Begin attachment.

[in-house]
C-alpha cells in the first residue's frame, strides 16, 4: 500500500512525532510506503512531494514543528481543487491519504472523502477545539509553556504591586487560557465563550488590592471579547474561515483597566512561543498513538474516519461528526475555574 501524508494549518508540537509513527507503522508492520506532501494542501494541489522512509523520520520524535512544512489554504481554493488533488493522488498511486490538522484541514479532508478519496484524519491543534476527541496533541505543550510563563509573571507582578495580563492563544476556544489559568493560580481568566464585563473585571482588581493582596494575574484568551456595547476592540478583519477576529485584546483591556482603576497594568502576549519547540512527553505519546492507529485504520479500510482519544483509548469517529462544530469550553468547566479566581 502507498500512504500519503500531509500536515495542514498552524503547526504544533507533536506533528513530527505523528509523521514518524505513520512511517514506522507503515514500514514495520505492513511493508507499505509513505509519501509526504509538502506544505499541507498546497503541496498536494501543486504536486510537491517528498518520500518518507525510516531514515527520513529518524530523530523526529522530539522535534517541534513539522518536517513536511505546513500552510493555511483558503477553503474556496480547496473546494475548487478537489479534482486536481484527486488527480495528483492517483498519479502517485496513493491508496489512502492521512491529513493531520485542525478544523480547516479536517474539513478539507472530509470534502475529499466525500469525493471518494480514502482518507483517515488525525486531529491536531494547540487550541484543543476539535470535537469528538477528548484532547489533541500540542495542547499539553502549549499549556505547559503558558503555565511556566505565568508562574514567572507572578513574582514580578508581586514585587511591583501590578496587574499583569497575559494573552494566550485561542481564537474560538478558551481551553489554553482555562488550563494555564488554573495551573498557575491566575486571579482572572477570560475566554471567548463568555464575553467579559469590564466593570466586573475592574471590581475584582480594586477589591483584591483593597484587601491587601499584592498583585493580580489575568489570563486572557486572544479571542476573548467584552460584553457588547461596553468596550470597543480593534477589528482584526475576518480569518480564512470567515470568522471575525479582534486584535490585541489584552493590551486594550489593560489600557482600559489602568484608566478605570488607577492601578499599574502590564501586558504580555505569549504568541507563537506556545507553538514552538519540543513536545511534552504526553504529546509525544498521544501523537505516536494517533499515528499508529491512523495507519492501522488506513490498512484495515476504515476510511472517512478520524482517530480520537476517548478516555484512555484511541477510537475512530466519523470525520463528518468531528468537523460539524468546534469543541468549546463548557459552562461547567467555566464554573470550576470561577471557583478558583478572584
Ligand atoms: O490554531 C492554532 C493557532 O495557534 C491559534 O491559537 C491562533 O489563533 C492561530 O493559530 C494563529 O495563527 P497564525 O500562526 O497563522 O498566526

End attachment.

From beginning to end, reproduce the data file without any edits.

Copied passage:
[in-house]
C-alpha cells in the first residue's frame, strides 16, 4: 500500500512525532510506503512531494514543528481543487491519504472523502477545539509553556504591586487560557465563550488590592471579547474561515483597566512561543498513538474516519461528526475555574 501524508494549518508540537509513527507503522508492520506532501494542501494541489522512509523520520520524535512544512489554504481554493488533488493522488498511486490538522484541514479532508478519496484524519491543534476527541496533541505543550510563563509573571507582578495580563492563544476556544489559568493560580481568566464585563473585571482588581493582596494575574484568551456595547476592540478583519477576529485584546483591556482603576497594568502576549519547540512527553505519546492507529485504520479500510482519544483509548469517529462544530469550553468547566479566581 502507498500512504500519503500531509500536515495542514498552524503547526504544533507533536506533528513530527505523528509523521514518524505513520512511517514506522507503515514500514514495520505492513511493508507499505509513505509519501509526504509538502506544505499541507498546497503541496498536494501543486504536486510537491517528498518520500518518507525510516531514515527520513529518524530523530523526529522530539522535534517541534513539522518536517513536511505546513500552510493555511483558503477553503474556496480547496473546494475548487478537489479534482486536481484527486488527480495528483492517483498519479502517485496513493491508496489512502492521512491529513493531520485542525478544523480547516479536517474539513478539507472530509470534502475529499466525500469525493471518494480514502482518507483517515488525525486531529491536531494547540487550541484543543476539535470535537469528538477528548484532547489533541500540542495542547499539553502549549499549556505547559503558558503555565511556566505565568508562574514567572507572578513574582514580578508581586514585587511591583501590578496587574499583569497575559494573552494566550485561542481564537474560538478558551481551553489554553482555562488550563494555564488554573495551573498557575491566575486571579482572572477570560475566554471567548463568555464575553467579559469590564466593570466586573475592574471590581475584582480594586477589591483584591483593597484587601491587601499584592498583585493580580489575568489570563486572557486572544479571542476573548467584552460584553457588547461596553468596550470597543480593534477589528482584526475576518480569518480564512470567515470568522471575525479582534486584535490585541489584552493590551486594550489593560489600557482600559489602568484608566478605570488607577492601578499599574502590564501586558504580555505569549504568541507563537506556545507553538514552538519540543513536545511534552504526553504529546509525544498521544501523537505516536494517533499515528499508529491512523495507519492501522488506513490498512484495515476504515476510511472517512478520524482517530480520537476517548478516555484512555484511541477510537475512530466519523470525520463528518468531528468537523460539524468546534469543541468549546463548557459552562461547567467555566464554573470550576470561577471557583478558583478572584
Ligand atoms: O490554531 C492554532 C493557532 O495557534 C491559534 O491559537 C491562533 O489563533 C492561530 O493559530 C494563529 O495563527 P497564525 O500562526 O497563522 O498566526